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Emigrating – How to Avoid Health Issues While Doing So

Whether the trip is a relocation for employment, as part of retirement or simply for a change of scene, emigrating to another country is a serious and significant experience. In the excitement of planning the move, finding appropriate housing and moving thousands of miles away, one of the most significant elements is often overlooked: namely health care. People otherwise in good health may not think twice about whether they have the right health insurance and how they will obtain care and medicine when needed, but for someone who already has a chronic condition or health issue, the topic is an important one.

Photo by: Till Krech

How to Avoid Health Issues While Emigrating

Quality of health care abroad
Health care abroad has garnered a reputation for being poor, unmodern and, at times, verging on barbaric, but this is far from the truth. While some nationalized systems leave something to be desired, medical care in foreign countries is actually very professional, with easy-to-navigate systems and, in many cases, much lower costs. Cost-savings is a big motivator for many Americans seeking care in other countries, including major surgeries, and the results are quite satisfying.

EU nations, Israel, Japan, New Zealand and Australia all have quality health care systems; this quality costs, however, and the cost of living is frequently quite high in these areas. For more affordable living, as well as affordable health care, countries such as India are a good bet. English is a common language due to the country’s history as part of the British Commonwealth, and many of the doctors were educated in the UK and have a sort of approval stamp on them from their universities.

International health insurance
Health insurance is anything but inexpensive and international health insurance is no exception. The policies that offer the best coverage are often very expensive, while affordable policies tend to come with exceptions that are quite surprising for people emigrating from the US, where employers offer more comprehensive coverage as a part of job compensation. With government supplements such as Medicare and Medicaid out of reach in foreign countries, access to high quality care could be restricted to those with the cash money to pay for it.

Age may also be an issue for international emigrants, since health insurers view age as being equal to risk. Older emigrants can find themselves paying outrageous premiums to maintain adequate coverage. Coverage is based on individual assessment and they decide whether to offer coverage, what conditions may be excluded and how much the premium will be.

Pre-existing health issues also present some difficulties and may prevent an emigrant from purchasing a long-term plan. Conditions such as diabetes, heart disease and cancer may result in an automatic declination of coverage for a long-term policy. However, short-term policies, designed for temporary visitors, may offer more coverage for those with pre-existing conditions.

Accessibility to care and medications
Accessing care in a foreign country can be complicated, particularly for expats. In many cases, non-residents of the country involved may not be free to simply walk in and use any hospital; if they are able to get in, they may not be able to access the medical services that they require. However, if the expat has an international insurance plan, they could be evacuated to the hospital or other medical facility that will offer them the best treatment possible.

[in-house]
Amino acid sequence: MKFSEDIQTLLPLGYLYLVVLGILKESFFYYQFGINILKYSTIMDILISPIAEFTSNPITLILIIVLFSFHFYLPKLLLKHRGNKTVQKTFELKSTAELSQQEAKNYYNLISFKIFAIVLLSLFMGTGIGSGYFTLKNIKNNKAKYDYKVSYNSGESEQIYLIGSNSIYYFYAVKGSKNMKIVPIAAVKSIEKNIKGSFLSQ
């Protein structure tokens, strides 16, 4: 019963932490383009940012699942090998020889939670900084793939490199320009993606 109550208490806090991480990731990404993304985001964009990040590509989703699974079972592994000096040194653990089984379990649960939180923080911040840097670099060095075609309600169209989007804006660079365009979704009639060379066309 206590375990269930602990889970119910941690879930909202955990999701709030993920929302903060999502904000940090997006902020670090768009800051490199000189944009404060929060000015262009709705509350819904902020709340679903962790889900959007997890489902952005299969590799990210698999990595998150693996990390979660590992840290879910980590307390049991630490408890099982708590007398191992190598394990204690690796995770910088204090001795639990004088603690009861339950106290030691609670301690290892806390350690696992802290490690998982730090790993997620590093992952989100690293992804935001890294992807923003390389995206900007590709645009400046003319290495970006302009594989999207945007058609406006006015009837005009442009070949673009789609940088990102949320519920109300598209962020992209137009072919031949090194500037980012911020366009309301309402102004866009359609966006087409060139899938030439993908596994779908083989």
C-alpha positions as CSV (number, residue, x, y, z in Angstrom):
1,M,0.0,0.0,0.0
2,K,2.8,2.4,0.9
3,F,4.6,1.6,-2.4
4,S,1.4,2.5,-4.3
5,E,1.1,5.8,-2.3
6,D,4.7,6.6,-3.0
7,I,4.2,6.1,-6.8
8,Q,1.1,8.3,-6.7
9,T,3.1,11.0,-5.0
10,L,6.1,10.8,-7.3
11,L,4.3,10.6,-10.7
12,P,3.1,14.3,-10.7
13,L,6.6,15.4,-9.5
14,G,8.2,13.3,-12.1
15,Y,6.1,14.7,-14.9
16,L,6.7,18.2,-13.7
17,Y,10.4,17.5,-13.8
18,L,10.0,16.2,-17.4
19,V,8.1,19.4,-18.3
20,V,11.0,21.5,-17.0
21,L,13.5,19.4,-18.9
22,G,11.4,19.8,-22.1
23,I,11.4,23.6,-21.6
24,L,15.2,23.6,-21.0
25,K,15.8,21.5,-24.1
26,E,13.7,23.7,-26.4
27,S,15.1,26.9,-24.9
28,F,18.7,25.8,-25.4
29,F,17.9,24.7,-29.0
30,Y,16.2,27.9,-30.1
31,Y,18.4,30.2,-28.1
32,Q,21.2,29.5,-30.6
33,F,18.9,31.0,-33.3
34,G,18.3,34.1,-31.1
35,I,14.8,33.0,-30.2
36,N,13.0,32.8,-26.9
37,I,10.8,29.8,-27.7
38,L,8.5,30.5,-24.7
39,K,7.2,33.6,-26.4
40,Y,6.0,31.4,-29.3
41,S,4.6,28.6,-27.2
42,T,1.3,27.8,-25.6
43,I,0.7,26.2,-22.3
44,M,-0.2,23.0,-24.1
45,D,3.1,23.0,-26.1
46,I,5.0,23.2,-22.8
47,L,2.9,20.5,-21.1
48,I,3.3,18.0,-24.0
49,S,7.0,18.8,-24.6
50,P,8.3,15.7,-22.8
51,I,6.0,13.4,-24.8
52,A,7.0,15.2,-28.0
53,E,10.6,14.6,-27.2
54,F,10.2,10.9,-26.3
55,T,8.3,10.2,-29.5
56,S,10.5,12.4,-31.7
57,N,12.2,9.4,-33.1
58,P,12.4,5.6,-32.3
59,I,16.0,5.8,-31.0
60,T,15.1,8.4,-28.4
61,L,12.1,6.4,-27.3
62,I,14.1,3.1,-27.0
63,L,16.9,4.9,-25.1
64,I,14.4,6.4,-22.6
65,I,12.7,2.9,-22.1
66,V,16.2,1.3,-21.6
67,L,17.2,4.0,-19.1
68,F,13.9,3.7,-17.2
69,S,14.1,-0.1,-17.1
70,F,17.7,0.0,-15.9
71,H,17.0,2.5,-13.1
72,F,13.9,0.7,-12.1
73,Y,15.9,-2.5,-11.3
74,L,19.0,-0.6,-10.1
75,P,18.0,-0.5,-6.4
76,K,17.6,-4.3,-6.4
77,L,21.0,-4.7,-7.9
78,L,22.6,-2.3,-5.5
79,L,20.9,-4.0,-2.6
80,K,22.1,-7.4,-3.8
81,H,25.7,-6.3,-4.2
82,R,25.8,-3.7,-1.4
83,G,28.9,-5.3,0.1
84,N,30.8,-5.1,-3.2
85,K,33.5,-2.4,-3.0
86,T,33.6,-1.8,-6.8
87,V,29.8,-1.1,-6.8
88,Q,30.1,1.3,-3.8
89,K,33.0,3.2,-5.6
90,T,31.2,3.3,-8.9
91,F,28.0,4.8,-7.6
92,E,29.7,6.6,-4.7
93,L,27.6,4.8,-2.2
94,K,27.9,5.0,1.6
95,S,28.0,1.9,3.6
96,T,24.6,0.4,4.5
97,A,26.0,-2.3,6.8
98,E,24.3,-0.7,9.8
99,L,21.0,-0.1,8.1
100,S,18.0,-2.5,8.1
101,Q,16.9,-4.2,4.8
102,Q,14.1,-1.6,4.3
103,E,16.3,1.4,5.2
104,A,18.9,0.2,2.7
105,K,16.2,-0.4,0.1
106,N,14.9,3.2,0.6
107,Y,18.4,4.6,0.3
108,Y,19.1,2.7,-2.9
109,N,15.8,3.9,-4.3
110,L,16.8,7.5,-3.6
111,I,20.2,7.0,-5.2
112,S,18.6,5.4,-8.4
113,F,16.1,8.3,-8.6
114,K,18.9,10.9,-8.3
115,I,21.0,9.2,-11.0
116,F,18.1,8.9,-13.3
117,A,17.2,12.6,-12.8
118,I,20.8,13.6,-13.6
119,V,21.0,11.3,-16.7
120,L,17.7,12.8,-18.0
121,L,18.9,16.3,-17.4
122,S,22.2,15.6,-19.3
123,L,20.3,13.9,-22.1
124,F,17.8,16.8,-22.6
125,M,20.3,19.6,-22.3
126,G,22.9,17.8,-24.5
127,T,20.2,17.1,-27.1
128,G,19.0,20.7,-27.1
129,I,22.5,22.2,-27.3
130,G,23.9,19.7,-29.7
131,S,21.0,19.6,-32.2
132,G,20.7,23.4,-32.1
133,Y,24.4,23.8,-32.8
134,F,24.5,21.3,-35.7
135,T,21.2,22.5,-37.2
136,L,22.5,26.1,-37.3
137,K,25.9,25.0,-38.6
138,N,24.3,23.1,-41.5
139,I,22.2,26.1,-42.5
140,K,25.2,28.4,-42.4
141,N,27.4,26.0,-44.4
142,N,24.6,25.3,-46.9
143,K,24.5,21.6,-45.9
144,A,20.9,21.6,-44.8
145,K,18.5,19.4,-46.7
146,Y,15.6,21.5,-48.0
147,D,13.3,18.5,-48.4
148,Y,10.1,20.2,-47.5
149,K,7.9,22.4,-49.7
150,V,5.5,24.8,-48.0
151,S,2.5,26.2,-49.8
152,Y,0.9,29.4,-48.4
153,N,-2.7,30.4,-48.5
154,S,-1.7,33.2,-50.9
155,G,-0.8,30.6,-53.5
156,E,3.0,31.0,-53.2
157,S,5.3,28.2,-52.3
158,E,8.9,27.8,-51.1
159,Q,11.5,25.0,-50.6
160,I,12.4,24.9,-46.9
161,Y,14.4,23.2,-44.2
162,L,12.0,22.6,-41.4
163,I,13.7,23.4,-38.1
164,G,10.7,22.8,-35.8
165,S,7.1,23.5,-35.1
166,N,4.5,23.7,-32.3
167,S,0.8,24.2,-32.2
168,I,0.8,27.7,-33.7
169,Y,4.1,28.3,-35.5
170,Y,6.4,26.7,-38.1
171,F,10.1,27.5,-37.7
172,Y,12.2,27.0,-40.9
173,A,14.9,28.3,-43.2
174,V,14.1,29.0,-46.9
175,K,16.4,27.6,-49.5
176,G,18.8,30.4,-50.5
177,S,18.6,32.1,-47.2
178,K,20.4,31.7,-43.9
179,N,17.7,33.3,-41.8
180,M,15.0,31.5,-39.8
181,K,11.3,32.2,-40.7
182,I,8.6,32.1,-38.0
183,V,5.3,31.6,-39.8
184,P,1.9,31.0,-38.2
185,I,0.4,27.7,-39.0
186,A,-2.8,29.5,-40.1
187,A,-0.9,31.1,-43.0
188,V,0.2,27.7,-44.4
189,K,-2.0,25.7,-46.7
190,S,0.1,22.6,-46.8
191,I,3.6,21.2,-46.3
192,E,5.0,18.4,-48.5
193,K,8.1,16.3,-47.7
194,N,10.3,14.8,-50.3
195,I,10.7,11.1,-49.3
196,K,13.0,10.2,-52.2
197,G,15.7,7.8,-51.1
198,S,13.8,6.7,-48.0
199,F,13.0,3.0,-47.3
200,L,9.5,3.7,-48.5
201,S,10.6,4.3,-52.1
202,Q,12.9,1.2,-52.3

When expats cannot access the treatment and care that they need in their chosen country, they may be able to obtain surgeries or treatments through medical tourism. Medical tourism entails a great deal of thorough research which ultimately culminates in the expat journeying to another country to obtain the medical treatment they need, usually with minimal expense. Many countries offer high quality procedures and treatments for as little as one-fourth the cost of the same treatment in a US hospital.

Accessing medications is important for any expat moving to a new country. Many medications for heart disease, diabetes, arthritis, cancer and other chronic and debilitating illnesses are approved for sale in foreign countries just as they are in the US and may be purchased with a valid doctor’s prescription on record without difficulty. There are a couple of considerations, however. Many medications in foreign countries are prepared and sold in different incarnations than they are in the US; some are combined with other medications, or are prepared in larger dosages, or are different in form or color than the US version. Some careful research and an open discussion with the new doctor should yield good results.

Another factor that could complicate obtaining medications abroad is the price, though this may actually prove to be quite reasonable. Even reasonably-priced medications may be less expensively purchased through online pharmacies either based in-country or in another country such as Canada. An expat who needs a prescription for Mometasone can buy Mometasone via an online pharmacy, like Pill Doctor and be assured the product is safe, the dose accurate and the price reasonable.

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